LONDON, 23 March 2018: Tourism is a mega industry responsible for creating 7 million new jobs, worldwide, according to the World Travel & Tourism Council’s annual Economic Impact Research, released Thursday.
WTTC noted in the report that 2017 was a bumper year for the global travel & tourism sector, which grew at 4.6%, 50% faster than the global economy as a whole (3% growth during 2017).
For the seventh consecutive year, the travel & tourism sector has outperformed the global economy.
In 2017 it was the fastest growing broad economic sector globally, showing stronger growth than all sectors including manufacturing (4.2%), retail and wholesale (3.4%), agriculture, forestry and fisheries (2.6%) and financial services (2.5%).
WTTC President & CEO Gloria Guevara said: “Travel & tourism creates jobs, drives economic growth and helps build better societies. Our research shows that our sector was responsible for the creation of one in five of all jobs globally.
“In the last few years, governments around the world are realising the extraordinary benefits of tourism and I congratulate them for taking steps to maximise our sector’s potential.”
The report showed travel & tourism’s direct, indirect and induced impact accounted for a US$8.3 trillion contribution to global GDP (10.4%).
Europe’s performance was better than previously expected with 4.8% growth as long-haul demand recovered strongly, accompanied by strong intra-regional travel thanks to the strength of the European economy.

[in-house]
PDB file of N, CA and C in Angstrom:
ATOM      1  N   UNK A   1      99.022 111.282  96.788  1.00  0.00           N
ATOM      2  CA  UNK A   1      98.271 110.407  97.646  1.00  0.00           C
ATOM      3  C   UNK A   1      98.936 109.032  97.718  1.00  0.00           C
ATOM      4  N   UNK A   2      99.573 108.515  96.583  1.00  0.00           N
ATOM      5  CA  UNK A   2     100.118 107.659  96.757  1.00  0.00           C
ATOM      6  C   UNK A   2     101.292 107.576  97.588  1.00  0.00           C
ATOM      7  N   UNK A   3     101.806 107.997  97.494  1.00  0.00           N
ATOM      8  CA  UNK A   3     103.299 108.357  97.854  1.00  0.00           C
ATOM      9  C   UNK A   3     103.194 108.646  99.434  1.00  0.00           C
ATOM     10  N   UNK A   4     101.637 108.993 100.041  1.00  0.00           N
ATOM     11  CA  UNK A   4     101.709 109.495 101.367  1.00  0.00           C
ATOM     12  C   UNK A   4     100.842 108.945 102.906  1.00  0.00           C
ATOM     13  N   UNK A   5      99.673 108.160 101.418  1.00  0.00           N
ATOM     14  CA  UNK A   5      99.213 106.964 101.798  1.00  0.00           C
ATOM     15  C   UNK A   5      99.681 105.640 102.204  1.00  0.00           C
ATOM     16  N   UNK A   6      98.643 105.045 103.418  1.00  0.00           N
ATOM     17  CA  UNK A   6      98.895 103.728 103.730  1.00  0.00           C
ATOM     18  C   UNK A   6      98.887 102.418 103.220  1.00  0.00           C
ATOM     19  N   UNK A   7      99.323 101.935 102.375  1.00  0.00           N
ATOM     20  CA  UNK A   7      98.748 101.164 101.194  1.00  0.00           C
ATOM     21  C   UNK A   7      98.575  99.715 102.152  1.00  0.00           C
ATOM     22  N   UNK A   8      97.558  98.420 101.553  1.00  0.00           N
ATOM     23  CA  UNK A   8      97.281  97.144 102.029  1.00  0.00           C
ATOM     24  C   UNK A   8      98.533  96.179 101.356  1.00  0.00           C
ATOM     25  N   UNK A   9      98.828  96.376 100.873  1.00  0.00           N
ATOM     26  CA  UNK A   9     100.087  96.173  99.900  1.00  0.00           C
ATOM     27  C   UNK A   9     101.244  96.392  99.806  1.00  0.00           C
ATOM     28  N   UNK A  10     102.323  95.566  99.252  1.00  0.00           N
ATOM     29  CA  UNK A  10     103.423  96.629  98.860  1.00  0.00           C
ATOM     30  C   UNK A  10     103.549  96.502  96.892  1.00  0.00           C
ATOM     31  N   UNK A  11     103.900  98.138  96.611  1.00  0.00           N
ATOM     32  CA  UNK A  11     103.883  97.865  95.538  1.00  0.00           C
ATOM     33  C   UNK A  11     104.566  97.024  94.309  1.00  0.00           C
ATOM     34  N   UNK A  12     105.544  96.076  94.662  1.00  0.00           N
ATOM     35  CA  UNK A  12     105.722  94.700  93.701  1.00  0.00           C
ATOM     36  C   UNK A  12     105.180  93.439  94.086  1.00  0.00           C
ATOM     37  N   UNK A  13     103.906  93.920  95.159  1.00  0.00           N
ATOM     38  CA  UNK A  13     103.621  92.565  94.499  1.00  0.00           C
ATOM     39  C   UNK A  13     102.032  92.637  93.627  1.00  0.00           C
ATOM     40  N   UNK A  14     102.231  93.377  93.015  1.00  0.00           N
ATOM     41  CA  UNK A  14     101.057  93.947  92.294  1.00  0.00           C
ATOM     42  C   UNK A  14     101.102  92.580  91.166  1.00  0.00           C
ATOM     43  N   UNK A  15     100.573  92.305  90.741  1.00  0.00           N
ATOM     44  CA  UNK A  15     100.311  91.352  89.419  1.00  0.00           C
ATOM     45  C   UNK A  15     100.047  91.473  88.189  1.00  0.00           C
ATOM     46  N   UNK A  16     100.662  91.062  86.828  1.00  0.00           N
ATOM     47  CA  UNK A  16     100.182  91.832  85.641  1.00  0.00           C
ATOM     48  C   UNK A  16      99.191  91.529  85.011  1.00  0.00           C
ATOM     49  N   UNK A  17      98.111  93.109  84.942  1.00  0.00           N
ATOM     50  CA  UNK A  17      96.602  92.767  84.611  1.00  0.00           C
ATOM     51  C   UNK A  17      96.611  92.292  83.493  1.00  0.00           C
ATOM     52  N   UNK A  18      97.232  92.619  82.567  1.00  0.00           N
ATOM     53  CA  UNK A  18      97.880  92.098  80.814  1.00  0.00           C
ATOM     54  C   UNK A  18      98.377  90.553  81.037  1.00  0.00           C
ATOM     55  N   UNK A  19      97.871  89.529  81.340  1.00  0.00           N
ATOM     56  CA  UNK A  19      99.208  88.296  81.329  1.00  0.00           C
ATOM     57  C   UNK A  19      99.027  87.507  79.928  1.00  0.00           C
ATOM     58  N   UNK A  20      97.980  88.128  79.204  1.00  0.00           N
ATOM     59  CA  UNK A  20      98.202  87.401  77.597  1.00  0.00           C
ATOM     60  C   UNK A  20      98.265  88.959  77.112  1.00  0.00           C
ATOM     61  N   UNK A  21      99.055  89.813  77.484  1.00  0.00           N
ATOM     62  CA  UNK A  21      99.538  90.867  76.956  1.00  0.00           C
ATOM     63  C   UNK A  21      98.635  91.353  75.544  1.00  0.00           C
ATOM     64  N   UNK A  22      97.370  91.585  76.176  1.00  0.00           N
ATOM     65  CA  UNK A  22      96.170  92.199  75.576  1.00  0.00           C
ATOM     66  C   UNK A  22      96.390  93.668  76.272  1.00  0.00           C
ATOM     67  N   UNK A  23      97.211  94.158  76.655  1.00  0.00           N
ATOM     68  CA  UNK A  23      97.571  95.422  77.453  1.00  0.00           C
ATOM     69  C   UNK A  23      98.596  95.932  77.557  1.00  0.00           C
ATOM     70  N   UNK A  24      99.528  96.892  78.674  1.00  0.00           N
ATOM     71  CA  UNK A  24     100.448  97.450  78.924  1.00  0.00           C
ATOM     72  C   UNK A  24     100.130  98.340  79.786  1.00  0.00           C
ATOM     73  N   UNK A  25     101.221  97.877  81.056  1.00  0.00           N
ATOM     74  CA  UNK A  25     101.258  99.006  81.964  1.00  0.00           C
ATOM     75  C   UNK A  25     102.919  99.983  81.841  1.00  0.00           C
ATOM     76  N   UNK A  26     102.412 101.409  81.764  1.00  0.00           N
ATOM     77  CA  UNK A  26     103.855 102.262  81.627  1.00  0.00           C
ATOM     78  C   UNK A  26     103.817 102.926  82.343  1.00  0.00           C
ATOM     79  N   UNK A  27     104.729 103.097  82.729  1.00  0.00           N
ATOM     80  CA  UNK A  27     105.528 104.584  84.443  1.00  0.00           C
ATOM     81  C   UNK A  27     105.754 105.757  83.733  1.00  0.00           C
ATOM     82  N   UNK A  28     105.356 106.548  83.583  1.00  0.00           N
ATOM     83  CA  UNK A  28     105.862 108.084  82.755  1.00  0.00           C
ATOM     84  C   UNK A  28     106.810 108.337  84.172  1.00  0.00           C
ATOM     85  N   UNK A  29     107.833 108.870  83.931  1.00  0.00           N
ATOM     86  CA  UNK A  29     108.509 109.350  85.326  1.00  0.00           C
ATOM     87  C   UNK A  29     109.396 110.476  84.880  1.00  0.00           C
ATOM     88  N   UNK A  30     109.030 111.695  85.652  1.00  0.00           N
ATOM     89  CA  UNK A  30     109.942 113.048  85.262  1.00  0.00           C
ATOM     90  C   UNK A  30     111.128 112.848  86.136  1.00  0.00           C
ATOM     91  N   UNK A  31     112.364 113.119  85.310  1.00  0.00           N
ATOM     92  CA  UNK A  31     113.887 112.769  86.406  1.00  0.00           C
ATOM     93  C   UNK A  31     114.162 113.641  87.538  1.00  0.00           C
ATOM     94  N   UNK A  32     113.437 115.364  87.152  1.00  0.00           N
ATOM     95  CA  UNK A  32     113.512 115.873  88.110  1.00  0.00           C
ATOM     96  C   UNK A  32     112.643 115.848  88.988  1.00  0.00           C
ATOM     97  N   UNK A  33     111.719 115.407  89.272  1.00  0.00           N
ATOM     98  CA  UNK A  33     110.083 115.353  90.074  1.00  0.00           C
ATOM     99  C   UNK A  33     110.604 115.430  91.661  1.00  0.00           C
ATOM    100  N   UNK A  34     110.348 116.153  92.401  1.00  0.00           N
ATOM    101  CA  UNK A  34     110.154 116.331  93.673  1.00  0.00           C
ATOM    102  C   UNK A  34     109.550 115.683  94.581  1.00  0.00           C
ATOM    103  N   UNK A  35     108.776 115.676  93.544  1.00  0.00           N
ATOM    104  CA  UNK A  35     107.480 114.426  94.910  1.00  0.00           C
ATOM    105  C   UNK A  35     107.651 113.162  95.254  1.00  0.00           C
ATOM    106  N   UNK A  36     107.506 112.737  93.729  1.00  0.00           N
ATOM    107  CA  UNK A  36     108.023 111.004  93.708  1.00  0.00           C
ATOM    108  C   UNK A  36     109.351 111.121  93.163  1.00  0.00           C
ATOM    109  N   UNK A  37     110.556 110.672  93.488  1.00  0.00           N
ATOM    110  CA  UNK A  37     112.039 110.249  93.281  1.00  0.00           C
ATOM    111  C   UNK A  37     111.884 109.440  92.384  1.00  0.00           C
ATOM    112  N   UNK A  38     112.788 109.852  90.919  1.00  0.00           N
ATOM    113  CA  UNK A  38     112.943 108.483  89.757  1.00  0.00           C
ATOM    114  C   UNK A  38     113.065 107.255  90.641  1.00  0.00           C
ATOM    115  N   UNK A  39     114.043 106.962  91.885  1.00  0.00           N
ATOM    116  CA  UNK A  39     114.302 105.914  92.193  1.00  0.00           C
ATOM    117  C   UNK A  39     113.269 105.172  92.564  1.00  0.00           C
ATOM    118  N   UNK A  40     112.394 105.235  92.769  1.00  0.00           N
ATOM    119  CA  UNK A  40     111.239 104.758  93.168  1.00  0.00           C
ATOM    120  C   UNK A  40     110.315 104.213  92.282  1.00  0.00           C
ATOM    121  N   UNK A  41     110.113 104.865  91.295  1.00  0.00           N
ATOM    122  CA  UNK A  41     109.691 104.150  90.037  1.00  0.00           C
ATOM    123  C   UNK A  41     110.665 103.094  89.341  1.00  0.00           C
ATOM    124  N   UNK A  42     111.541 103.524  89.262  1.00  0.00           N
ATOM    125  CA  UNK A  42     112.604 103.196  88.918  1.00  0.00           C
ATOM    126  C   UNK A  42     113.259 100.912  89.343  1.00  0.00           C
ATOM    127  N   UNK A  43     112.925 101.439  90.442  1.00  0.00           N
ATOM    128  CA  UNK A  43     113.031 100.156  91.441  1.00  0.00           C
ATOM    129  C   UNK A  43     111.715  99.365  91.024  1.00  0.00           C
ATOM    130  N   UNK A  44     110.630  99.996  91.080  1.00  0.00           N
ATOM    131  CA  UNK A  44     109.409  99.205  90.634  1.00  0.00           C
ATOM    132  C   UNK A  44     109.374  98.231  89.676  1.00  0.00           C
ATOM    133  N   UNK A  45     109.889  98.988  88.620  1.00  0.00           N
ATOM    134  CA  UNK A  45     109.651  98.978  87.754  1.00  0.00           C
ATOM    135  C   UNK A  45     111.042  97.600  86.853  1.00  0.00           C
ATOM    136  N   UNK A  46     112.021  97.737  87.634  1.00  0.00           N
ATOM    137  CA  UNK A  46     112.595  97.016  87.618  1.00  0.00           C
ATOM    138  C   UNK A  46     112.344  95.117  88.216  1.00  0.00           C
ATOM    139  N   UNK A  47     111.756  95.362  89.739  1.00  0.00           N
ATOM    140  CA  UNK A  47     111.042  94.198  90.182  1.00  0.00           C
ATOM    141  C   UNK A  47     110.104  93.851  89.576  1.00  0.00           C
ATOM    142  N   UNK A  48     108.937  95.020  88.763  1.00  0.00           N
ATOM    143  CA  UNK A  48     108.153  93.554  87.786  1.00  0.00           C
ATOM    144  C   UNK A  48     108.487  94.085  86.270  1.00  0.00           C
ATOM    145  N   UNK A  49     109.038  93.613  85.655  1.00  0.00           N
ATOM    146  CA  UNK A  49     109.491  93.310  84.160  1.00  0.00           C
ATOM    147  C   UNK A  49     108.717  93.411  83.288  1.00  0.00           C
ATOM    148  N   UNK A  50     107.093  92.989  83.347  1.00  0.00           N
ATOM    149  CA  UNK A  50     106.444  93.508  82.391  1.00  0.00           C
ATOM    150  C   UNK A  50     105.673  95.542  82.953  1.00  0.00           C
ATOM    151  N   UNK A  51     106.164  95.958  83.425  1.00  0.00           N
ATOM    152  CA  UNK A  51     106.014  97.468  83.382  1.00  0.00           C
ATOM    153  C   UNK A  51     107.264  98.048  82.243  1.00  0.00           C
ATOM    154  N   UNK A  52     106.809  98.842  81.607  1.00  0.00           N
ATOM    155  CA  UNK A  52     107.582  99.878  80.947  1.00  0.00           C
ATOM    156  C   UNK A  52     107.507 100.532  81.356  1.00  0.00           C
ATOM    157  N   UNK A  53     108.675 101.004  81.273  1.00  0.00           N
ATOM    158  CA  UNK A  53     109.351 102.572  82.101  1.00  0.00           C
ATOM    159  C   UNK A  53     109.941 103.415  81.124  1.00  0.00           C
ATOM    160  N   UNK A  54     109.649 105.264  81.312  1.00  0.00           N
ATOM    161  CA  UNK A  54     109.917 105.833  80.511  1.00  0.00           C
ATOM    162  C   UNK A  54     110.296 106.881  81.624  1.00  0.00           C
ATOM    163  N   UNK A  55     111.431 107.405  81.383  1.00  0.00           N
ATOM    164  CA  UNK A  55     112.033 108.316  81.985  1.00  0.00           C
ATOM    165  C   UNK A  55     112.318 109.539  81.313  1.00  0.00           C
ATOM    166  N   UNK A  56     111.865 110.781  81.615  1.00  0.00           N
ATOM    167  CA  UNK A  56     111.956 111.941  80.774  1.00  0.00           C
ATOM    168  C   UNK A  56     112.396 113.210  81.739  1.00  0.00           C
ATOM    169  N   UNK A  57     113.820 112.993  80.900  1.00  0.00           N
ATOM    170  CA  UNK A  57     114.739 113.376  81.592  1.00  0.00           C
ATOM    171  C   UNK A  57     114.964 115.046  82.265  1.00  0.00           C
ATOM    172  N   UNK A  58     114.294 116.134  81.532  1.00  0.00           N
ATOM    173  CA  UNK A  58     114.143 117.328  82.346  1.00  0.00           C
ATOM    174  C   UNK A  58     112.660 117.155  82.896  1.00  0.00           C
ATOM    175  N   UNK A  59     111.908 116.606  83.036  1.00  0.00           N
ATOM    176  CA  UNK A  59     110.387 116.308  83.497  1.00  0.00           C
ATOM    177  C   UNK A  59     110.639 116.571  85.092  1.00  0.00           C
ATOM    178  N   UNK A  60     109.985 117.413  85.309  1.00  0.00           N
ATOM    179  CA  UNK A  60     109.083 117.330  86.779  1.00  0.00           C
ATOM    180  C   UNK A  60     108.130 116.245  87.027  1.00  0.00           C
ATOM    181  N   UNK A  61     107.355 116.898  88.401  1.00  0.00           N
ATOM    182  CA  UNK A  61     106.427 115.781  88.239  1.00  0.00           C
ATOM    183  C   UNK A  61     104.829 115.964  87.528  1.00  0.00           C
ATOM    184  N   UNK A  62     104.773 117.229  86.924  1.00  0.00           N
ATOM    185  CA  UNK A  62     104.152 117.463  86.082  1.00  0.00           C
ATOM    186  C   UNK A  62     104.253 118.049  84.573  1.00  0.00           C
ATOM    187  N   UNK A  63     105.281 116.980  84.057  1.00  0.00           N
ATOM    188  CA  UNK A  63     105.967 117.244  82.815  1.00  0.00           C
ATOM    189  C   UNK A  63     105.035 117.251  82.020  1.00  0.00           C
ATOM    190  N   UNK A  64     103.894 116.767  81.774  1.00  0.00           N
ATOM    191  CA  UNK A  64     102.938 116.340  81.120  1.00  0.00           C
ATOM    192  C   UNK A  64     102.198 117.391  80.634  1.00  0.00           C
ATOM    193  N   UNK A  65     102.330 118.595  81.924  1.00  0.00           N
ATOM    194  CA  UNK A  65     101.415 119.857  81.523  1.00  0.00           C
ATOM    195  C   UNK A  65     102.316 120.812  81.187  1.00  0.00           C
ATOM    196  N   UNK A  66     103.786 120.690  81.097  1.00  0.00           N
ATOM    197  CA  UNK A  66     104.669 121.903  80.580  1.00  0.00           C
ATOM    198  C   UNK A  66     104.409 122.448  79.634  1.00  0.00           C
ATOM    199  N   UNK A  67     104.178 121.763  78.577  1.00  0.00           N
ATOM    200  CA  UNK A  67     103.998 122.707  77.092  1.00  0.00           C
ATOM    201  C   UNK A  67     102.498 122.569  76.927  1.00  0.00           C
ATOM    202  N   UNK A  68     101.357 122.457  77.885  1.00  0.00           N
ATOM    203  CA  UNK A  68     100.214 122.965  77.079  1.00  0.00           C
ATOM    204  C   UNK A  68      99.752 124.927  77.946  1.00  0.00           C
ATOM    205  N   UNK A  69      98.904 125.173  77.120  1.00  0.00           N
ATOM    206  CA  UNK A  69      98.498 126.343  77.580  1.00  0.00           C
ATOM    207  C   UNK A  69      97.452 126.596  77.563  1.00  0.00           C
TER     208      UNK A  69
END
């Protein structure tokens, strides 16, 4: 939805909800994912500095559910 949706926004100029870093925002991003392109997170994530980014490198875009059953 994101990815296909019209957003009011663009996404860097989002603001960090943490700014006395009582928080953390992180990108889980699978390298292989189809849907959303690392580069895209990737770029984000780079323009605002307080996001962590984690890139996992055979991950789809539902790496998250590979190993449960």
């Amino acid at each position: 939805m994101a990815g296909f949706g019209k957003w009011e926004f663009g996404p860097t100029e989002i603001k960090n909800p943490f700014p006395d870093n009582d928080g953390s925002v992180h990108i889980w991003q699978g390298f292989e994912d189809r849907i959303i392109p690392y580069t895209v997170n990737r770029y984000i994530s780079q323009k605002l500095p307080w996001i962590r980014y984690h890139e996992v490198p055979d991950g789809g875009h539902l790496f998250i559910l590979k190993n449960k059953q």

According to the International Air Transport Association (IATA) in 2017, European airlines recorded passenger growth of 8.1% and over 1 billion passengers for the first time.
Travel & tourism’s contribution to GDP in North Africa grew by 22.6% in 2017, showing a strong rebound from the impacts of terrorism in previous years. Stellar performance from Egypt (72.9%) and solid growth in Tunisia (7.6%) inspire confidence in the region as tourism activity continues to recover to pre-attack levels.
Asian countries continue to drive global tourism growth with Northeast Asia growing at 7.4% and Southeast Asia at 6.7%. China continues to lead the way at 9.8%. Over the next 10 years over one third of absolute GDP growth and nearly half of employment growth will be generated by China and India.
Latin America showed a decline of 1.4% in tourism GDP, largely a result of a contraction in international spend to the largest Latin American economy, Brazil, of 18.1% compared to 2016, and compounded by the ongoing political and economic problems in Venezuela.
Forecasts for 2018 suggest that growth will continue, albeit at a slower rate than in 2017 as a result of higher oil prices.
The long-term outlook to 2028 remains unchanged, with average growth of 3.8% per year over the next decade. However, by 2028, travel & tourism is expected to support more than 400 million jobs globally, which equates to 1 in 9 of all jobs in the world; and the sector is expected to contribute around 25% of global net job creation over the next decade.
While WTTC focuses on the economic benefits and job creation that appeals to governments plotting growth and full employment, critics point to “heavy tourism” its impact on the environment and the plight communities face when ‘overtourism’ rather than sustainable tourism takes precedence.